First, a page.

The "showtime" style dancers bother me and a lot of people. Not that these two seem like bad kids (unlike other whom I have seen start fights for people unwilling to move). I call Broken Window. But why? What's the difference? It's not just that they're young and more "urban" (I love using that code word in a completely urban environment). But as a police officer (and believer in Broken Windows) you have to articulate the differences. For starters:
A) Amplified sound.

B) Dancers move. Musicians don't.

C) There are two people rather than one. These two were not particularly threatening, there is something potentially dangerous about swinging around in small confined spaces. The law generally only recognizes individual action, but the public and police are and should be sensitive to group behavior.

D) I don't want anybody's ass in my face.

E) I have to pay attention else so I don't receive an errant (or intentional) kick.

F) This is known and generally (not universally) disliked behavior in New York City.
Maybe there are a few others you can come up with.

And as a practical matter I'd be willing to give up Mexican singers to get rid of showtime dancers. And the city has tried some creative non-puntative methods. But part of the point of Broken Windows is you do selectively enforce rules based on non-discriminatory community standards. But you have to be able to articulate differences between acceptable and unacceptable behavior.

And keep in mind all three of those examples were from just one subway ride yesterday.

4) And then there's this guy. This tweet and this video is actually what started this whole post. This is a Broken Window that needs immediate action.

This doesn't happen often in New York, but it does happen.

[This guy is clearly having some mental episode. And I suspect drugs are involved -- both drugs he shouldn't be taking but is along with drugs he should be taking but isn't. He needs help. But along with his long-term needs, there is the short-term matter of everybody else on that subway. People should not be expected to tolerate this behavior as just a normal part of a commute in which you ride in a hole in the ground. And the passivity you see is less acceptance than self-preservation.]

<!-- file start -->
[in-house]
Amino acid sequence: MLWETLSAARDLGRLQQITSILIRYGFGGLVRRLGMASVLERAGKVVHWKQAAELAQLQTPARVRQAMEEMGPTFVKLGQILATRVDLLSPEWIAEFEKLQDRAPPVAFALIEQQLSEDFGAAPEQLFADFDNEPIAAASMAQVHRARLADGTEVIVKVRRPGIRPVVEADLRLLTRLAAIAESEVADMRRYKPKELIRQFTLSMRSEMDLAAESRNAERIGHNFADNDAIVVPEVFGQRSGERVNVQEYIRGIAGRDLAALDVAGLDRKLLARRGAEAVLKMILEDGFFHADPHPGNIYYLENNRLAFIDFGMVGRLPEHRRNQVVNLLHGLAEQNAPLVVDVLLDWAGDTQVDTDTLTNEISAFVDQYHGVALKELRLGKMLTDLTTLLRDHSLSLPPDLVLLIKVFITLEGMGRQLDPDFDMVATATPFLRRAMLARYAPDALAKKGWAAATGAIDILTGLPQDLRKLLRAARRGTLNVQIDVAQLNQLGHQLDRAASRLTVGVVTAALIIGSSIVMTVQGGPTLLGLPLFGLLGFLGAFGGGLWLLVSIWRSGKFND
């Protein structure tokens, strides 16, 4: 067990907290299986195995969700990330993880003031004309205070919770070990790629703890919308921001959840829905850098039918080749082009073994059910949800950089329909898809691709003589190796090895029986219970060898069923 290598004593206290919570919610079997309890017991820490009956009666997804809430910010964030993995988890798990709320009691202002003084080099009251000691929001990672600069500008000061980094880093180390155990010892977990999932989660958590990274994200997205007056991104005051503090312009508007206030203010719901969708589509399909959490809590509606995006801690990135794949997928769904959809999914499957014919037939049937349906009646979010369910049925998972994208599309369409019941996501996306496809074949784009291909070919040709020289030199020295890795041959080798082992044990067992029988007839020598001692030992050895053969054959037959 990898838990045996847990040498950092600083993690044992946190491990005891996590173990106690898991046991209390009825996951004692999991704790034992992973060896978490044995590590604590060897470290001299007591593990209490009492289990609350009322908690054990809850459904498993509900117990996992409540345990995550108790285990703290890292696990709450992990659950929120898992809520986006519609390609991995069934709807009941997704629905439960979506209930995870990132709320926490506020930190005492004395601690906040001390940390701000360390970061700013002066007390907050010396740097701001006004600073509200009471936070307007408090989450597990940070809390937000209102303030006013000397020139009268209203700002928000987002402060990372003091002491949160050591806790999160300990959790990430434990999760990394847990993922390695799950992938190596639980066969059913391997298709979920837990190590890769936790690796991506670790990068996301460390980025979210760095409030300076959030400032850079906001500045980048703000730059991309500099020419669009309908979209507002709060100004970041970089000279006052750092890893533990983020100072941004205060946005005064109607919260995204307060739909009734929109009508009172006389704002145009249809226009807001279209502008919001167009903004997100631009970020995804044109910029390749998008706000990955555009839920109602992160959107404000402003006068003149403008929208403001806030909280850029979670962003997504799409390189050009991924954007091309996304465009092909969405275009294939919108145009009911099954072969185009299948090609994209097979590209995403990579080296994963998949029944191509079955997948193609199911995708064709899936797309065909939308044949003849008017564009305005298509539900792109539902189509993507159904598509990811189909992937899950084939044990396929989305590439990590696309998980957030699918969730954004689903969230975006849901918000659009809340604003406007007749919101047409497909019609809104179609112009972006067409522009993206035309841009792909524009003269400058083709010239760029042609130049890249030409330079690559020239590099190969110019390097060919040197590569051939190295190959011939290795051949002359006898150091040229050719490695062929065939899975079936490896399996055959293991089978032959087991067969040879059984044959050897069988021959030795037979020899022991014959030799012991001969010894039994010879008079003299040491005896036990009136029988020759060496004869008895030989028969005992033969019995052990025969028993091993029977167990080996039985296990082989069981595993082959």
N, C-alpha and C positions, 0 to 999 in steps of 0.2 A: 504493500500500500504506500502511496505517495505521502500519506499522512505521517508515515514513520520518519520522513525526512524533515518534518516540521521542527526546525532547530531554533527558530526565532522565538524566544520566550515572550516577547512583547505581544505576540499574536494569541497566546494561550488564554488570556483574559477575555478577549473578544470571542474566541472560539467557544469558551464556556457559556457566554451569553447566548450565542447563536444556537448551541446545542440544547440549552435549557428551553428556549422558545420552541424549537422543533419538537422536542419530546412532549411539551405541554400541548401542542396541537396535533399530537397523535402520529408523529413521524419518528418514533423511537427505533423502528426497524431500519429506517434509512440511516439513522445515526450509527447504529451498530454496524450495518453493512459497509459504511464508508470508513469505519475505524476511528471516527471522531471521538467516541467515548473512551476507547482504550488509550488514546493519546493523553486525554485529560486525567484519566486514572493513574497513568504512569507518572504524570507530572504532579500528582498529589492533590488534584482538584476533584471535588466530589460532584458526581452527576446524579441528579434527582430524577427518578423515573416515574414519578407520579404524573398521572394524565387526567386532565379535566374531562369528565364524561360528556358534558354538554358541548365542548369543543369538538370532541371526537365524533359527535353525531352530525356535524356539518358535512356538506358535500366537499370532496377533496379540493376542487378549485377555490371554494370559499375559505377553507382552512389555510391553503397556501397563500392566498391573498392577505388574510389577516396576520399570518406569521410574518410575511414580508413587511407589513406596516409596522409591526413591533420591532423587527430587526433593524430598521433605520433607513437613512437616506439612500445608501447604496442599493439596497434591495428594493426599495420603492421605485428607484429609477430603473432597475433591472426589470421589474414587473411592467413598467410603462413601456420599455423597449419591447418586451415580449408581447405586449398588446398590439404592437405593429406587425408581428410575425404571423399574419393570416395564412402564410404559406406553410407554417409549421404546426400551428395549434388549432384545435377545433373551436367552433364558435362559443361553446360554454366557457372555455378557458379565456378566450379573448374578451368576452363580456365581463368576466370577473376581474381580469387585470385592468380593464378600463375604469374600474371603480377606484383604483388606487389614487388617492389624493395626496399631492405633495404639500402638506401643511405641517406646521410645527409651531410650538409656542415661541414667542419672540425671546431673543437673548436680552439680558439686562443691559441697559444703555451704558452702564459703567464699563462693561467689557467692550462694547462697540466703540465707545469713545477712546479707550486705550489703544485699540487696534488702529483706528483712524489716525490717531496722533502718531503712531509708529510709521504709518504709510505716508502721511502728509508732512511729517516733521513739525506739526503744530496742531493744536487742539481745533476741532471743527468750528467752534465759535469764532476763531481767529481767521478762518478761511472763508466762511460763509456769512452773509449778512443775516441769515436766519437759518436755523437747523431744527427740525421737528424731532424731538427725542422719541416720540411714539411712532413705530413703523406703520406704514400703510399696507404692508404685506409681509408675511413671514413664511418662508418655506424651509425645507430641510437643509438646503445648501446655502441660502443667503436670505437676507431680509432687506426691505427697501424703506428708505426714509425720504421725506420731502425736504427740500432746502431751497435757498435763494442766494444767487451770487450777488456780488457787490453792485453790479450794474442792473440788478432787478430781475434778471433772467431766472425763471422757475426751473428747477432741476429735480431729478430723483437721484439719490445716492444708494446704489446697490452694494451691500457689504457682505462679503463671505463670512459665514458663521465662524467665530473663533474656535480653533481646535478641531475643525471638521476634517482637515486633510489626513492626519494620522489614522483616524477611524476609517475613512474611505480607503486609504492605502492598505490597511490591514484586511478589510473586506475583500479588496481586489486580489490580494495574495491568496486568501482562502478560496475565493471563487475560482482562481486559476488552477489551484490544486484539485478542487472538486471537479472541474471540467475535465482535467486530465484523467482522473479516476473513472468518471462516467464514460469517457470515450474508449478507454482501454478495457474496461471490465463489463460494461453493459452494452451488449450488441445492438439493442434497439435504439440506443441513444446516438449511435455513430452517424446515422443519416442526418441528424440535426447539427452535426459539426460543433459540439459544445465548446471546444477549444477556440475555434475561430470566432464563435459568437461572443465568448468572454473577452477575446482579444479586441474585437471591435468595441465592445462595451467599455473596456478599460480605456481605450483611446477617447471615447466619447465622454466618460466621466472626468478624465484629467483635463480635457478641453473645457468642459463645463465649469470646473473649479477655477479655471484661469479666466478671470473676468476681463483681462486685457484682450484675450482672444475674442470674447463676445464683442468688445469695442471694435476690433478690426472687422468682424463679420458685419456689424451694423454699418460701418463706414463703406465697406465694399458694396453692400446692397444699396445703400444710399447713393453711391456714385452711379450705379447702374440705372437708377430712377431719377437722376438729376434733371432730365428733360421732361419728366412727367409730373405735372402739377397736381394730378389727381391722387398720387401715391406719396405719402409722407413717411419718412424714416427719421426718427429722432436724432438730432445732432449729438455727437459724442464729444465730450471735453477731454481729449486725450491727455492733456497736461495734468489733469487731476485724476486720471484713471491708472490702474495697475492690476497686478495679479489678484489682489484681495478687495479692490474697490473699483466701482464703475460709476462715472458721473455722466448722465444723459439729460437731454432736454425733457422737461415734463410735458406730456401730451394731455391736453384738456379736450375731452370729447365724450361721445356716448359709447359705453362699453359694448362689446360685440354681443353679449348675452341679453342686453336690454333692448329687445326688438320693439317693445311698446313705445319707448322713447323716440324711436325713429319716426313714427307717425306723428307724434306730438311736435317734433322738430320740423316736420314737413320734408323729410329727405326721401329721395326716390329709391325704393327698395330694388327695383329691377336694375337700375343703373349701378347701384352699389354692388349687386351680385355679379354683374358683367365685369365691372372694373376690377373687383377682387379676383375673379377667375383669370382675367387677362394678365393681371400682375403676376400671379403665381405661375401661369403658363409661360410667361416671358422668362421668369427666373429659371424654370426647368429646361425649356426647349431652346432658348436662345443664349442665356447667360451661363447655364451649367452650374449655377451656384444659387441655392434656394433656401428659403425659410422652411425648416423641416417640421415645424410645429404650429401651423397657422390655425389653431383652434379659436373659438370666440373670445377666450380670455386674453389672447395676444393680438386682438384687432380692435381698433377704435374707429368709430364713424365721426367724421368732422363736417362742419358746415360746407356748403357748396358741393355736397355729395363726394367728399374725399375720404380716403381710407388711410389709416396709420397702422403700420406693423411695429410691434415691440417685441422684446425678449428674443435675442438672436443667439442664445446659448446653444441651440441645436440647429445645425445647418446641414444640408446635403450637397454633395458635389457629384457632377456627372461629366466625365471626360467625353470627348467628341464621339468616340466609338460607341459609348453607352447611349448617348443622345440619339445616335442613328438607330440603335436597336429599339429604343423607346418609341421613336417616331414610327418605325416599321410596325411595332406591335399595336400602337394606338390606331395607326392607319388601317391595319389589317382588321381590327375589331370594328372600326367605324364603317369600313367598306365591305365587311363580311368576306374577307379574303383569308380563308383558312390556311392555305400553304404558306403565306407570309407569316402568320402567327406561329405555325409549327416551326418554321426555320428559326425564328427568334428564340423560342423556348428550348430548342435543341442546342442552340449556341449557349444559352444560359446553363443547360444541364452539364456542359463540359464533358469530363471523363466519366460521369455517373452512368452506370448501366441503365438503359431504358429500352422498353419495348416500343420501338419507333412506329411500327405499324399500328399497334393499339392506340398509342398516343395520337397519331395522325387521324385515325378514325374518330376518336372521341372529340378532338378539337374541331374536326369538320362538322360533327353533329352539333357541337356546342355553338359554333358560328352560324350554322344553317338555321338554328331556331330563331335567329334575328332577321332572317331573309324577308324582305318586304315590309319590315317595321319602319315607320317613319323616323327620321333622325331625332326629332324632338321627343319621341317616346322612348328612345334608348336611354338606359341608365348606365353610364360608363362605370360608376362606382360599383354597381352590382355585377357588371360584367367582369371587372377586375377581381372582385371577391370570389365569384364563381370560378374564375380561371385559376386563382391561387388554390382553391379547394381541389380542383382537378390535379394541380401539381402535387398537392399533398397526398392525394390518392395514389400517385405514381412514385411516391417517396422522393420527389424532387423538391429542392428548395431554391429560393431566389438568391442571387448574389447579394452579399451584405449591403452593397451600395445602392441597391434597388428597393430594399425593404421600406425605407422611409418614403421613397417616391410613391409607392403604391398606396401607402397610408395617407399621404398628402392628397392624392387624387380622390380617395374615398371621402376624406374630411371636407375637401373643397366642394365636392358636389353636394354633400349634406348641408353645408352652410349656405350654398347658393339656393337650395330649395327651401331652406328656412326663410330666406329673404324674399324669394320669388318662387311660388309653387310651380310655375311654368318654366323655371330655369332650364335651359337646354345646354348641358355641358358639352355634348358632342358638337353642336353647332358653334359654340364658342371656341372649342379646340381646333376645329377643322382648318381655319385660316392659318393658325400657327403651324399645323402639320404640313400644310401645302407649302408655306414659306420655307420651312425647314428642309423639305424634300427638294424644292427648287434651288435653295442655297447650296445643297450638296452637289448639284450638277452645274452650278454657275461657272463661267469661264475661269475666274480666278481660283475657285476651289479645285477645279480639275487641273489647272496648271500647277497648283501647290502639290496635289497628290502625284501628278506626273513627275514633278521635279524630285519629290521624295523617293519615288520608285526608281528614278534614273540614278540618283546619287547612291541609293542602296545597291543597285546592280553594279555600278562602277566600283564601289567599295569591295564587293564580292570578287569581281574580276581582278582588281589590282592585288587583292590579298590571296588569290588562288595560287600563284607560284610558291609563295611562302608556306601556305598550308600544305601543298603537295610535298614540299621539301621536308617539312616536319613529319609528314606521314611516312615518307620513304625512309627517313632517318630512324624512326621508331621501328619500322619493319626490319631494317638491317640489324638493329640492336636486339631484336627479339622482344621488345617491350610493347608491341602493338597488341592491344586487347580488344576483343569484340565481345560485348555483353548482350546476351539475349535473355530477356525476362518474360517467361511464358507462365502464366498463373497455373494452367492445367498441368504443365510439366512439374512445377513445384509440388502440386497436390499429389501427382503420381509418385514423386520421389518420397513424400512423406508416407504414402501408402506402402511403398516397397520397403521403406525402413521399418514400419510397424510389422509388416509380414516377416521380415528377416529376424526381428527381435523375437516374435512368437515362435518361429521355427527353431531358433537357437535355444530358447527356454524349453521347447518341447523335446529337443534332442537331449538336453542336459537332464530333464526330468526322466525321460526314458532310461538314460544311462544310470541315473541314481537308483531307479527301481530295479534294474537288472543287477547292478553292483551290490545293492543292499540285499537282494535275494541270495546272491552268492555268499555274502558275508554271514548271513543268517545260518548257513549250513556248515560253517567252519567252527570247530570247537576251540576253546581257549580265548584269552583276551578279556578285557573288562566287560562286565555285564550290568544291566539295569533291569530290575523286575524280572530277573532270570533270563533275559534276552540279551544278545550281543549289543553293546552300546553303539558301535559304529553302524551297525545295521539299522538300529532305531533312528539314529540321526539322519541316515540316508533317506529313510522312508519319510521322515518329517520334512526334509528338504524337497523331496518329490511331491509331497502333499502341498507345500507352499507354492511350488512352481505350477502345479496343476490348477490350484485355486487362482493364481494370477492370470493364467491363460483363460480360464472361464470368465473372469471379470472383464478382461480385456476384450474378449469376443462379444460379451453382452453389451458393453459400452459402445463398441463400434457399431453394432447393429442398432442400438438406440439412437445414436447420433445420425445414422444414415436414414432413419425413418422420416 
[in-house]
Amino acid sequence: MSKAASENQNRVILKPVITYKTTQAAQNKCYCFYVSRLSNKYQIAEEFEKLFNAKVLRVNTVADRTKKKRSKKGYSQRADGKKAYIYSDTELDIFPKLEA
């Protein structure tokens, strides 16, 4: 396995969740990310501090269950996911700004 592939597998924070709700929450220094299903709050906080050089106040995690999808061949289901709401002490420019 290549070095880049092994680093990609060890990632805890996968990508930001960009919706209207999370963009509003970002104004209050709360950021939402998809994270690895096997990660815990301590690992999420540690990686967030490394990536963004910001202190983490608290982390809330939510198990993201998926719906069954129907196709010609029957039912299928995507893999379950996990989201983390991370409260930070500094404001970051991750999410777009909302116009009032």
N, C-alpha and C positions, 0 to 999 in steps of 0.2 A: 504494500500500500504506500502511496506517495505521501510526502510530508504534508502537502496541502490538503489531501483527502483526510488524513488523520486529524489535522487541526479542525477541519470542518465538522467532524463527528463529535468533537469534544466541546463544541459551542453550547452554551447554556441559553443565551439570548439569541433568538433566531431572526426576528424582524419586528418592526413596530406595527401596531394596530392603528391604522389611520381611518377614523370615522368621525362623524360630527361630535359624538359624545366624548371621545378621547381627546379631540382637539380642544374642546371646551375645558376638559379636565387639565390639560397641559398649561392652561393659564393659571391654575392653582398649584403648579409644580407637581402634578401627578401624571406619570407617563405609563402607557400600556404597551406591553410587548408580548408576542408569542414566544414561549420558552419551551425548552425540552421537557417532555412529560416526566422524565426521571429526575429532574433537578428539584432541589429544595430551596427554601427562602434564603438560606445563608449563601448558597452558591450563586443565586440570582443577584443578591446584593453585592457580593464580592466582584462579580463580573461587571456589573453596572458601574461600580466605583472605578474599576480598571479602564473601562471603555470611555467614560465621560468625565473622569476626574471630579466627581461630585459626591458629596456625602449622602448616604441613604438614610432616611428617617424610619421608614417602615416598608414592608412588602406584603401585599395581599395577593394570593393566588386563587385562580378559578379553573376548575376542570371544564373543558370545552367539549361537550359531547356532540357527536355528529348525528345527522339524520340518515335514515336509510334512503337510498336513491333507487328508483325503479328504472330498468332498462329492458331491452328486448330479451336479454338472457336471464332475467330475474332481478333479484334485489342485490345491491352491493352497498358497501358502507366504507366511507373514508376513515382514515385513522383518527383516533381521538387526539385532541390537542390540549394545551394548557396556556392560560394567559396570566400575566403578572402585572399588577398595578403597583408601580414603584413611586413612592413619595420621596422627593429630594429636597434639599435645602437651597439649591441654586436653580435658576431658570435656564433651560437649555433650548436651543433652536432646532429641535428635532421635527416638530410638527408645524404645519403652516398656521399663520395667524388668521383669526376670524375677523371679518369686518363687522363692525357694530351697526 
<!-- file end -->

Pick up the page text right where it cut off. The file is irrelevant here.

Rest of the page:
Yes, of course it would be great if there were a mental health crisis team at the ready. But in the short term, if there were a cop on this train, he or she better not walk away saying, "Broken Windows is racist and quality-of-life enforcement is not my business."

That said, I actually had a tough time figuring out what crime this guy was actually committing. There's no begging or "sound production device." But that is why you need police discretion and a catch-all like disorderly conduct: "in any manner which may cause or tend to cause annoyance, alarm or inconvenience to a reasonable person or create a breach of the peace."

This man needs to be taken off the train at the next stop and committed, hopefully through deescalation and voluntary compliance, but by force if necessary. (And no, I'm not willing to stop the whole transit system to wait for a response team. Tens of thousands of commuters have rights, too.) But I could imagine people criticizing a cop for having to use force on this poor unarmed man.... But if you're the cop? What do you do. It's not so easy.


Andy D said...